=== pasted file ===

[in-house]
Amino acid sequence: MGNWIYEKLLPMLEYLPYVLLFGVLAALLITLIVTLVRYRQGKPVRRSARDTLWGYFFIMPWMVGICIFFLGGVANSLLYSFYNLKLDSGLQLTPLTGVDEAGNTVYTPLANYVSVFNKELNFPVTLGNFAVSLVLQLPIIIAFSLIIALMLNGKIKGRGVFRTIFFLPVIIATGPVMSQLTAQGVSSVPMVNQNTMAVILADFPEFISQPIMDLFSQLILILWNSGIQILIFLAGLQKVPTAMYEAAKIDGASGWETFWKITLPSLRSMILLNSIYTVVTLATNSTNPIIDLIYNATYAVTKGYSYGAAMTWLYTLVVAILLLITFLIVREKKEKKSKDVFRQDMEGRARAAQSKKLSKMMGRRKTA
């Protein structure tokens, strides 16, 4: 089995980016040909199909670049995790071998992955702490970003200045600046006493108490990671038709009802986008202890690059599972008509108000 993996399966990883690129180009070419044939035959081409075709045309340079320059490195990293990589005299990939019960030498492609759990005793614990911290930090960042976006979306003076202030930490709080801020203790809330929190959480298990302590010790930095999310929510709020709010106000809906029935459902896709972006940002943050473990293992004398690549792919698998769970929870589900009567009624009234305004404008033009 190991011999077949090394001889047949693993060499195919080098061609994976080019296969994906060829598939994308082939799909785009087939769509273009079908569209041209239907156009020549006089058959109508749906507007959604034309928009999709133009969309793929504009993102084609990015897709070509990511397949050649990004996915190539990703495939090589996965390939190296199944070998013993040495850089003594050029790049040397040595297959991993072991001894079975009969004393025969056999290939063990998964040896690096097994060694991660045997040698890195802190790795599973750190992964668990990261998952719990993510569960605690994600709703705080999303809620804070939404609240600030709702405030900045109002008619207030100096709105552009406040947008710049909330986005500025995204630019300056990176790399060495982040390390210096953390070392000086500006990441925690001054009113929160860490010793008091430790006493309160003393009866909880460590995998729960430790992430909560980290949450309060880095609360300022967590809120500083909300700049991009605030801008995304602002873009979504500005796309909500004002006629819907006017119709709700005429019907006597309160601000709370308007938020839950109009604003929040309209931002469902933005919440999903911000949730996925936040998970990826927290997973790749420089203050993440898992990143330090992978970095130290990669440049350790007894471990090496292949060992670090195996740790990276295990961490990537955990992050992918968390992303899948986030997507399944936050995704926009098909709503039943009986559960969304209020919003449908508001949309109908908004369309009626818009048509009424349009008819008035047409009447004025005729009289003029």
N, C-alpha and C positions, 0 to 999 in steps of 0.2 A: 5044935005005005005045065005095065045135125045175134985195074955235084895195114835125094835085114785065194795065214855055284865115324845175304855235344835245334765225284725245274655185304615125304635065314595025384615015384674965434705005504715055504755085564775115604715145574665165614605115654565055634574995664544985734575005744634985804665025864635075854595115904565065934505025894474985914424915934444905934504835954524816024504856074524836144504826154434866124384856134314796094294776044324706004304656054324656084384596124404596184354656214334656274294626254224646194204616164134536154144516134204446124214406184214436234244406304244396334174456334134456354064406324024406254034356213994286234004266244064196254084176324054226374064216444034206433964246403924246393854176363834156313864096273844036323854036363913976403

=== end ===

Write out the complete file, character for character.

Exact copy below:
[in-house]
Amino acid sequence: MGNWIYEKLLPMLEYLPYVLLFGVLAALLITLIVTLVRYRQGKPVRRSARDTLWGYFFIMPWMVGICIFFLGGVANSLLYSFYNLKLDSGLQLTPLTGVDEAGNTVYTPLANYVSVFNKELNFPVTLGNFAVSLVLQLPIIIAFSLIIALMLNGKIKGRGVFRTIFFLPVIIATGPVMSQLTAQGVSSVPMVNQNTMAVILADFPEFISQPIMDLFSQLILILWNSGIQILIFLAGLQKVPTAMYEAAKIDGASGWETFWKITLPSLRSMILLNSIYTVVTLATNSTNPIIDLIYNATYAVTKGYSYGAAMTWLYTLVVAILLLITFLIVREKKEKKSKDVFRQDMEGRARAAQSKKLSKMMGRRKTA
């Protein structure tokens, strides 16, 4: 089995980016040909199909670049995790071998992955702490970003200045600046006493108490990671038709009802986008202890690059599972008509108000 993996399966990883690129180009070419044939035959081409075709045309340079320059490195990293990589005299990939019960030498492609759990005793614990911290930090960042976006979306003076202030930490709080801020203790809330929190959480298990302590010790930095999310929510709020709010106000809906029935459902896709972006940002943050473990293992004398690549792919698998769970929870589900009567009624009234305004404008033009 190991011999077949090394001889047949693993060499195919080098061609994976080019296969994906060829598939994308082939799909785009087939769509273009079908569209041209239907156009020549006089058959109508749906507007959604034309928009999709133009969309793929504009993102084609990015897709070509990511397949050649990004996915190539990703495939090589996965390939190296199944070998013993040495850089003594050029790049040397040595297959991993072991001894079975009969004393025969056999290939063990998964040896690096097994060694991660045997040698890195802190790795599973750190992964668990990261998952719990993510569960605690994600709703705080999303809620804070939404609240600030709702405030900045109002008619207030100096709105552009406040947008710049909330986005500025995204630019300056990176790399060495982040390390210096953390070392000086500006990441925690001054009113929160860490010793008091430790006493309160003393009866909880460590995998729960430790992430909560980290949450309060880095609360300022967590809120500083909300700049991009605030801008995304602002873009979504500005796309909500004002006629819907006017119709709700005429019907006597309160601000709370308007938020839950109009604003929040309209931002469902933005919440999903911000949730996925936040998970990826927290997973790749420089203050993440898992990143330090992978970095130290990669440049350790007894471990090496292949060992670090195996740790990276295990961490990537955990992050992918968390992303899948986030997507399944936050995704926009098909709503039943009986559960969304209020919003449908508001949309109908908004369309009626818009048509009424349009008819008035047409009447004025005729009289003029």
N, C-alpha and C positions, 0 to 999 in steps of 0.2 A: 5044935005005005005045065005095065045135125045175134985195074955235084895195114835125094835085114785065194795065214855055284865115324845175304855235344835245334765225284725245274655185304615125304635065314595025384615015384674965434705005504715055504755085564775115604715145574665165614605115654565055634574995664544985734575005744634985804665025864635075854595115904565065934505025894474985914424915934444905934504835954524816024504856074524836144504826154434866124384856134314796094294776044324706004304656054324656084384596124404596184354656214334656274294626254224646194204616164134536154144516134204446124214406184214436234244406304244396334174456334134456354064406324024406254034356213994286234004266244064196254084176324054226374064216444034206433964246403924246393854176363834156313864096273844036323854036363913976403